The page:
Now that we know three out of the last four years of your data is used to calculate your experience rating, what exactly is the data used?
To keep it simple (and not to get too deep into the weeds) the data calculated compares your expected losses (losses that you are expected to lose) vs the losses you actually acquired.
In THEORY, if your 01/01/2021 experience rating (using 3 out of the last four years worth of data) calculates you are expected to lose $75,000
01/01/2020 data is not used
01/01/2019 data calculates you are to lose $25,000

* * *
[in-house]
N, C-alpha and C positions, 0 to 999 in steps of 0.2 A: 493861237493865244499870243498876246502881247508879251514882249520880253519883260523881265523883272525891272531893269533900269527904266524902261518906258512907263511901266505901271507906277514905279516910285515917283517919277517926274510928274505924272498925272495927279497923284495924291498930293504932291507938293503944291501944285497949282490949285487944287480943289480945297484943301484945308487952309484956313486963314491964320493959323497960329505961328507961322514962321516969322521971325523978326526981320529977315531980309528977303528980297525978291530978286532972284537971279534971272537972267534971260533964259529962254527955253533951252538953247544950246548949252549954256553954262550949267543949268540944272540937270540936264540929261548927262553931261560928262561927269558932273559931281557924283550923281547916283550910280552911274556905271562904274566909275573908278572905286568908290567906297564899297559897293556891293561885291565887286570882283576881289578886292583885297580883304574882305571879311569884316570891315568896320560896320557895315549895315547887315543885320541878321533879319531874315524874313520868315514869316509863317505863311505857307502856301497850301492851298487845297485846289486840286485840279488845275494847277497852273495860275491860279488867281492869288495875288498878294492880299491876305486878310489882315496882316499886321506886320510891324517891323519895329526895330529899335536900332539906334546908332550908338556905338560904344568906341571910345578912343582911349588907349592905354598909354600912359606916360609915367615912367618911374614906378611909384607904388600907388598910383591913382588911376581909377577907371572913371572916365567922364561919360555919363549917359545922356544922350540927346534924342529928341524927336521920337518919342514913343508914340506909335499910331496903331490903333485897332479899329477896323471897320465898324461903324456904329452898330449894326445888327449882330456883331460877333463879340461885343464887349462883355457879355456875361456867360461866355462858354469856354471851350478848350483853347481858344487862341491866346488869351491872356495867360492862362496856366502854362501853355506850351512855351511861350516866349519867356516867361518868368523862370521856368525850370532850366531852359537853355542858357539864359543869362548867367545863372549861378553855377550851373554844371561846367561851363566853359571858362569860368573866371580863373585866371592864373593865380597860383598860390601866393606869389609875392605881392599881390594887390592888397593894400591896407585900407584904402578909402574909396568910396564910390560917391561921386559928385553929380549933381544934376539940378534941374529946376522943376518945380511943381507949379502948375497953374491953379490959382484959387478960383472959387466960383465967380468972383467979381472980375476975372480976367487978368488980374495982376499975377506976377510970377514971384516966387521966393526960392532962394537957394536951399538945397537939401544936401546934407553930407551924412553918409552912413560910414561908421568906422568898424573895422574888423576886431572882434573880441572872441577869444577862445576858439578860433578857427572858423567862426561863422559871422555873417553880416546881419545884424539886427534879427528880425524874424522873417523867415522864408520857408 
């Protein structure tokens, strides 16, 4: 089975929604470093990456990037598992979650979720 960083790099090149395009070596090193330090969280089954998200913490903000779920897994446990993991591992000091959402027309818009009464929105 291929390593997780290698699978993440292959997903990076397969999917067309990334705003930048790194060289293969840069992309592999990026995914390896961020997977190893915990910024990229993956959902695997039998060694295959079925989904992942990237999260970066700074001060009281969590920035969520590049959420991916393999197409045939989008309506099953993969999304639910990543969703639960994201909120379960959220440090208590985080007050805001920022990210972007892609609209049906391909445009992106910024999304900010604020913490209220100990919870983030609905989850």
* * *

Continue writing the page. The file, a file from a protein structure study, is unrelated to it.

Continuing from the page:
01/01/2018 data calculates you are to lose $25,000
01/01/2017 data calculates you are to lose $25,000
For a total of $75,000, you are expected to lose on your 001/01/2021 policy period. IN THEORY!!!
In THEORY, if you are expected to have $75,000 worth of claims for the 01/01/2021 policy period and you actually do acquire $75,000 worth of claims, you would be average, in theory, you would be issued a 1.0 experience rating factor.
In THEORY, if you have fewer losses than what you are expected to have, your future experience rating should go down. If you have more, your future rating will go up.
Now keep in mind, this is in theory. If you actually have losses that match exactly what you are expected to lose, your experience rating will be issued as a debit!